Invisalign Clincheck Explained
There is a debate amongst Invisalign educators as to the orientation of the bevel for optimal predictability of absolute extrusion of incisors.One school of thought contends that the bevel should be oriented towards the incisal edge, resulting in a large “ledge” at the gingival aspect of the attachment. This ledge, the thinking goes, provides maximum grip for the aligner and provides the best opportunity to gain absolute extrusion.
This rationale makes sense, but there’s a problem. The interface between the ledge of the attachment and the aligner is not very forgiving if the tooth begins to get off track and goes into “failure mode.” If this occurs, even slightly, the aligner will not fit properly over the attachment and may even begin to exert an unwanted lingual force. Unwanted lingual forces are bad, and may lead to the opposite of the desired tooth movement, meaning intrusion rather than extrusion.
“I believe the new ClinCheck In-face Visualisation tool can help general
dentists in their efforts to better guide those patients at the beginning of a very important journey towards their new smile.”
Invisalign Clincheck Timeline
Generally speaking, even if some of your teeth have had some type of
dental restoration placed (like a crown, veneer or filling), your dentist should still be able to bond an attachment to them. Although, some types of restorations pose more of a challenge than others.
As part of the Invisalign system Align`s ClinCheck software provides
practitioners with precise predictive 3D imaging of tooth movements from
start to finish of their patients’ orthodontic treatment, and now, with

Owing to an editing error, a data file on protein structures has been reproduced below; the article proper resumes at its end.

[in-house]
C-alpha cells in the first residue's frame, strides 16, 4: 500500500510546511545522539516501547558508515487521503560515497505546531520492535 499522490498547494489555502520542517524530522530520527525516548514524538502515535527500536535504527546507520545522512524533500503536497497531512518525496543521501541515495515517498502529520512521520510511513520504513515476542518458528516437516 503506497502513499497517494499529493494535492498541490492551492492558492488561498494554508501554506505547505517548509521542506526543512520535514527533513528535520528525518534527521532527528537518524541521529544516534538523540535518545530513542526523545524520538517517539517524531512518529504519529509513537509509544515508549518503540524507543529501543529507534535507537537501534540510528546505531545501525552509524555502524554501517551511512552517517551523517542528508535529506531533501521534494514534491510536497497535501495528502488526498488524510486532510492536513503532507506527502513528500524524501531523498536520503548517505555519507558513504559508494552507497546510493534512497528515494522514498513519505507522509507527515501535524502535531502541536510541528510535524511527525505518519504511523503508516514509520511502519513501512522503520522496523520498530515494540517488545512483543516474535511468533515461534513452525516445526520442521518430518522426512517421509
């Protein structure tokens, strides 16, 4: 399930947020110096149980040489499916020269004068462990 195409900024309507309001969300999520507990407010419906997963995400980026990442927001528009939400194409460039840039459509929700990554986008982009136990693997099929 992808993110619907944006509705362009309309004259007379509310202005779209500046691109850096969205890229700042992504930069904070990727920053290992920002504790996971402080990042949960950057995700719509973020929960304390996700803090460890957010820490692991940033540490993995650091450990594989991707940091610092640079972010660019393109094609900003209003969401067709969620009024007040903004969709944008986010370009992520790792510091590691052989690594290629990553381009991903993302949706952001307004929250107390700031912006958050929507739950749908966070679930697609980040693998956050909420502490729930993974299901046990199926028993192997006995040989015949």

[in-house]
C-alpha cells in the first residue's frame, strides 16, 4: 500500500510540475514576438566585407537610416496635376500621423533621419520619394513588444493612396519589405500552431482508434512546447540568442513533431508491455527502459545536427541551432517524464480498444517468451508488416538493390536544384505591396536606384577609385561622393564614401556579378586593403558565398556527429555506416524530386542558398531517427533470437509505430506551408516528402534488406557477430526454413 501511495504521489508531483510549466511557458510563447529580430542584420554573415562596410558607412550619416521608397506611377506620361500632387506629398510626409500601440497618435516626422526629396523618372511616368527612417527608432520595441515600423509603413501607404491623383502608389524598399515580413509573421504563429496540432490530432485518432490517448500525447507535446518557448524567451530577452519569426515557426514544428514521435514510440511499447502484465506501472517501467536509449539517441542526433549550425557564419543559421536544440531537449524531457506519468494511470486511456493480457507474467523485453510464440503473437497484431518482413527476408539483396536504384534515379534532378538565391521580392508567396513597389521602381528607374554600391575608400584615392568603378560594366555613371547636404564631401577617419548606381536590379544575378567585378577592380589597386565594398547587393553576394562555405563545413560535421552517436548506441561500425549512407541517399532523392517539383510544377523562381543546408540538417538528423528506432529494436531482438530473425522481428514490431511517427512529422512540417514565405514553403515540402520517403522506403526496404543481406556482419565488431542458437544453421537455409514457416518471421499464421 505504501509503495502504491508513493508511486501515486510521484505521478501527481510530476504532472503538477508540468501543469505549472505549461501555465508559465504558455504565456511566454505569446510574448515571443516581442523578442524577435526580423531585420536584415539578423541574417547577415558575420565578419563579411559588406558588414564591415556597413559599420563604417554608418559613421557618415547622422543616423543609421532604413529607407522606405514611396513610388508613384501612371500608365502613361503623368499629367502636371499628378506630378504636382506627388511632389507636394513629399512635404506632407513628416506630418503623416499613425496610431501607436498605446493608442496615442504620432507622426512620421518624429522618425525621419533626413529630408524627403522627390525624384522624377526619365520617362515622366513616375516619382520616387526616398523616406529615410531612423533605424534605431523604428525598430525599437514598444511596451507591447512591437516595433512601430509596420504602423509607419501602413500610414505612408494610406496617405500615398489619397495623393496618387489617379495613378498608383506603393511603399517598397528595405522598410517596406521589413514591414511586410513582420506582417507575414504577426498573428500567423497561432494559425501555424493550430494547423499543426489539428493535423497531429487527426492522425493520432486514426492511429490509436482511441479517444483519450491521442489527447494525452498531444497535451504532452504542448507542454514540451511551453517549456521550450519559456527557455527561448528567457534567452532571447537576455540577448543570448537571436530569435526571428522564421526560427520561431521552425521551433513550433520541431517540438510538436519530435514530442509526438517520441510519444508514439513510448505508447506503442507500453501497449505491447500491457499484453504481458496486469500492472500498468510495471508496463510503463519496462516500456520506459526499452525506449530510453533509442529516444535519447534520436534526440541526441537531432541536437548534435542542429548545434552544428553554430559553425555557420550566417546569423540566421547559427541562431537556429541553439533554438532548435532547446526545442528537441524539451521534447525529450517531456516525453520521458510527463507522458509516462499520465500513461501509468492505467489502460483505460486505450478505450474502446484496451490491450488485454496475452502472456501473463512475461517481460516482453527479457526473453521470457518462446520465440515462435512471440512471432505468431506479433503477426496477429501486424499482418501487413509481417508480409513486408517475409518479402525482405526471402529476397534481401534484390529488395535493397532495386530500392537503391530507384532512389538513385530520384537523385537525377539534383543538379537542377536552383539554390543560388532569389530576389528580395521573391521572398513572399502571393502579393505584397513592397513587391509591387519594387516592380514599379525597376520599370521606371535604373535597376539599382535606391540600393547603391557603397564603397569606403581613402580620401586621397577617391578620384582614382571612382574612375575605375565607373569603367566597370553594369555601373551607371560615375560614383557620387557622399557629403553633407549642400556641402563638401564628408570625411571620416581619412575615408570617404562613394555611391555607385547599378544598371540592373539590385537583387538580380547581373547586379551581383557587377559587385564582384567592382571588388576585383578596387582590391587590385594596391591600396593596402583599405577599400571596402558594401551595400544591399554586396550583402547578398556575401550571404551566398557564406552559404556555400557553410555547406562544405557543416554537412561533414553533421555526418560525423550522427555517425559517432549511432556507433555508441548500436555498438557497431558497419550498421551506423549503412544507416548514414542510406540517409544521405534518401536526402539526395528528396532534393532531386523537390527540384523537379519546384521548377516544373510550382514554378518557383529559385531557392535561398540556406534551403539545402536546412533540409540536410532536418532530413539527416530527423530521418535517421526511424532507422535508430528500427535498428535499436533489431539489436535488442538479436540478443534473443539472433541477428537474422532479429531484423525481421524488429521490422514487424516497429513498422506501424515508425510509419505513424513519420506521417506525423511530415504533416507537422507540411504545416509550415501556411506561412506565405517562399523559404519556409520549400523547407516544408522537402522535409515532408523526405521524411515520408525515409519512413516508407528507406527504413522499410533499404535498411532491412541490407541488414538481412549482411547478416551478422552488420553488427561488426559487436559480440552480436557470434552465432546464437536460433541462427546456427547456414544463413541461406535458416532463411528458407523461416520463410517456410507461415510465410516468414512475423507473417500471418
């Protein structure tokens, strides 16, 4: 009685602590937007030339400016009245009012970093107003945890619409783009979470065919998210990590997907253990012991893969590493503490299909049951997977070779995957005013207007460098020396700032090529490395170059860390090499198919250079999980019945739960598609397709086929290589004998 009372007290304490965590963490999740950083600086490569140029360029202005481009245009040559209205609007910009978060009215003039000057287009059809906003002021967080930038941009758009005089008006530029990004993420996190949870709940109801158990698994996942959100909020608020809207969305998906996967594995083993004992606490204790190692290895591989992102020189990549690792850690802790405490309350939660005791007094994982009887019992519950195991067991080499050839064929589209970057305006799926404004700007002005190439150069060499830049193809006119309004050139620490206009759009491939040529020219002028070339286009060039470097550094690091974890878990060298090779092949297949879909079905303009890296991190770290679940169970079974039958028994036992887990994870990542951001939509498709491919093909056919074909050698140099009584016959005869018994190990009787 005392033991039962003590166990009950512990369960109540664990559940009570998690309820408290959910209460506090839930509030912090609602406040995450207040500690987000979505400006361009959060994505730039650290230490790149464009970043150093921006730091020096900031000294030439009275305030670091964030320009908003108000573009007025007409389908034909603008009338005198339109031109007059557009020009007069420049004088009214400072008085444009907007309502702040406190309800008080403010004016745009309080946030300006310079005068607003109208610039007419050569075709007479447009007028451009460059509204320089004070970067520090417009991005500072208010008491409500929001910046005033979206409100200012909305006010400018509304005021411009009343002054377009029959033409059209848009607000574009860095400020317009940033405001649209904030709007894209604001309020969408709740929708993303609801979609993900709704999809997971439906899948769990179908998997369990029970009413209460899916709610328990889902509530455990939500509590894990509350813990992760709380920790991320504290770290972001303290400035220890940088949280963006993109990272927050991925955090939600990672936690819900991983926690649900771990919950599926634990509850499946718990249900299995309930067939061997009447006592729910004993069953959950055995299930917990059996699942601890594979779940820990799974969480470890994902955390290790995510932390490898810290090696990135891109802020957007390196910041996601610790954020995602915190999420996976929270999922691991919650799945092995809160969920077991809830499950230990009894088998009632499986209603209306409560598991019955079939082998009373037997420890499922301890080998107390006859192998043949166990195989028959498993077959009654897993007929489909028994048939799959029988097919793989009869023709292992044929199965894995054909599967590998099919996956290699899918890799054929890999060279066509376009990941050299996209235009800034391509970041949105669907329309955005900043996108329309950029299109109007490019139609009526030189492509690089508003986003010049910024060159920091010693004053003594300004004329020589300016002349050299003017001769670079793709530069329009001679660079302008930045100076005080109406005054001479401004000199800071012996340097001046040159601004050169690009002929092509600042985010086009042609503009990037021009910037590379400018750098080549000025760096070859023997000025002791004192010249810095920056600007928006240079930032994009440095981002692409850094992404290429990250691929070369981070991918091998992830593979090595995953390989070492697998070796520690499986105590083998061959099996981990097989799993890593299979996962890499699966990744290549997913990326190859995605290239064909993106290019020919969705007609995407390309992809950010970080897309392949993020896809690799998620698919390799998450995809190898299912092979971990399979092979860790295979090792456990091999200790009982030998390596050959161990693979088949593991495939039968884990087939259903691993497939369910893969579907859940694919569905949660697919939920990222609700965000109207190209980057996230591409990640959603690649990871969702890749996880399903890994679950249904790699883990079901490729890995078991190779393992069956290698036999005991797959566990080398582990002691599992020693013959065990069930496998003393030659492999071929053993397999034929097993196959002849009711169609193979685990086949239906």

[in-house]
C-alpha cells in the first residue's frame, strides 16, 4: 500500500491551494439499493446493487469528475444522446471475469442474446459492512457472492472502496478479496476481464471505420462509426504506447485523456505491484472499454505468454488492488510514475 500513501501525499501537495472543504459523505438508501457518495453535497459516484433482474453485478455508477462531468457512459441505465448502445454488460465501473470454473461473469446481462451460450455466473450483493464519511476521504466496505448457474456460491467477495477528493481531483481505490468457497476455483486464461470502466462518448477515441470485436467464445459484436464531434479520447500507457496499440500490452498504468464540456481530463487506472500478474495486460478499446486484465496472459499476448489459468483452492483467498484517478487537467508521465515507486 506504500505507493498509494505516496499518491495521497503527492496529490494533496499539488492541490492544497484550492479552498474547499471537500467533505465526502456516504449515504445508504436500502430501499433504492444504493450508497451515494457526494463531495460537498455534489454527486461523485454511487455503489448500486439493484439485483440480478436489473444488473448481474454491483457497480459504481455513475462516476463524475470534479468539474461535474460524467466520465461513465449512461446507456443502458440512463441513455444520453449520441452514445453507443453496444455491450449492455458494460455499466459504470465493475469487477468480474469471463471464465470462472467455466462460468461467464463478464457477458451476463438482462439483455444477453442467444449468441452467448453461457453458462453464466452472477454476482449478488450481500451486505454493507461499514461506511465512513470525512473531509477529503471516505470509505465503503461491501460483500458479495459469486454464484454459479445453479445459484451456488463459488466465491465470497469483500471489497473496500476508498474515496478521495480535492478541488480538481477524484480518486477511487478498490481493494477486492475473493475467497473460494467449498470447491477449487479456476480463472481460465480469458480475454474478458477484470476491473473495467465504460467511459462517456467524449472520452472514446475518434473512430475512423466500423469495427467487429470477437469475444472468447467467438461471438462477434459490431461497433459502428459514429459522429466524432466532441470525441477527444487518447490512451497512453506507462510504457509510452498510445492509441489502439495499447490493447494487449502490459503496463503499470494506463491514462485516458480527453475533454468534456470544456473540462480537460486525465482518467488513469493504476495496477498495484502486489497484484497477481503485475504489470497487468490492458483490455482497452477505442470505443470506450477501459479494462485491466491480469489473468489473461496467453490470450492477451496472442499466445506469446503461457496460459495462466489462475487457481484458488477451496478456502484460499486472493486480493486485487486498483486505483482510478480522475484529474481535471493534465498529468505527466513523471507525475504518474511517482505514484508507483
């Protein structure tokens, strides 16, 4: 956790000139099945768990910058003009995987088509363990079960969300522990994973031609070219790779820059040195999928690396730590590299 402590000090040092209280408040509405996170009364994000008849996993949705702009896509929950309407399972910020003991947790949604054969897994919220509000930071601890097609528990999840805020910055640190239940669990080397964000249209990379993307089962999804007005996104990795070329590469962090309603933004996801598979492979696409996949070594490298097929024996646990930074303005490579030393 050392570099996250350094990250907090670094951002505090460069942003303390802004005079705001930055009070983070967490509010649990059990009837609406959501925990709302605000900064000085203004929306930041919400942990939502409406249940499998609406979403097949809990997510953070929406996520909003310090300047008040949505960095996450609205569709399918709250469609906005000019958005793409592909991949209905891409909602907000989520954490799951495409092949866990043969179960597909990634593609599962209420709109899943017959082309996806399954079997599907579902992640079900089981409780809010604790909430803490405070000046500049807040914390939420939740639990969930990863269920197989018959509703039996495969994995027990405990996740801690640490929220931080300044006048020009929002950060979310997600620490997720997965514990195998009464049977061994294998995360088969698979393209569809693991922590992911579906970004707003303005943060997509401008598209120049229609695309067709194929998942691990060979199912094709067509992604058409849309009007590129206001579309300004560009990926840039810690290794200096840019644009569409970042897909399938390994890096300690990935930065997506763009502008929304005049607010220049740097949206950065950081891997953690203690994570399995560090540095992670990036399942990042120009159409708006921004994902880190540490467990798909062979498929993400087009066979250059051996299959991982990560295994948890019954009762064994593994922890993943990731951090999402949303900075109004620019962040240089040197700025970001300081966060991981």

the added benefit of the “In-face” Visualisation software, ClinCheck
allows dentists to customise treatment plans in harmony with the
patient’s features, making the visualisation more natural.
As for the rest of the 3D Controls, when you make an arch modification
on the 3D model, all other teeth in the adjusted arch will automatically
adjust in response, and comments will be automatically generated in the
Comments tab invisalign cost.
Invisalign Clincheck Blue Line
Have you ever encountered a situation where you want to intrude UR1 UL1?
You set up your ClinCheck to achieve this movement, but clinically you
notice that there is gapping (non-tracking) at the level of the maxillary lateral incisors.
Your first instinct may be to consider a bootstrap elastic on the laterals to pull them back into the aligner, because it appears the laterals are not tracking. If we analyze this situation more closely, it’s not the laterals that are not tracking; it’s the centrals.
Why? Imagine each aligner stage intruding the upper centrals .25 mm per tray. What happens if the centrals don’t intrude? The aligner, when seated, will first contact the incisal edges of the upper centrals, and will not allow full seating of the tray on the adjacent laterals.
Clinically, this appears to be lateral non-tracking, but the real culprit is lack of intrusion of the centrals—it’s the centrals not tracking! To reduce the chances of this occurring, place the same attachment as described in Commandment #6, a 4 mm wide gingivally beveled rectangular attachment on the upper laterals to support the intrusion of the centrals.
These attachments provide anchorage to keep the aligners engaged on the teeth and transmit the intrusion forces appropriately to the centrals.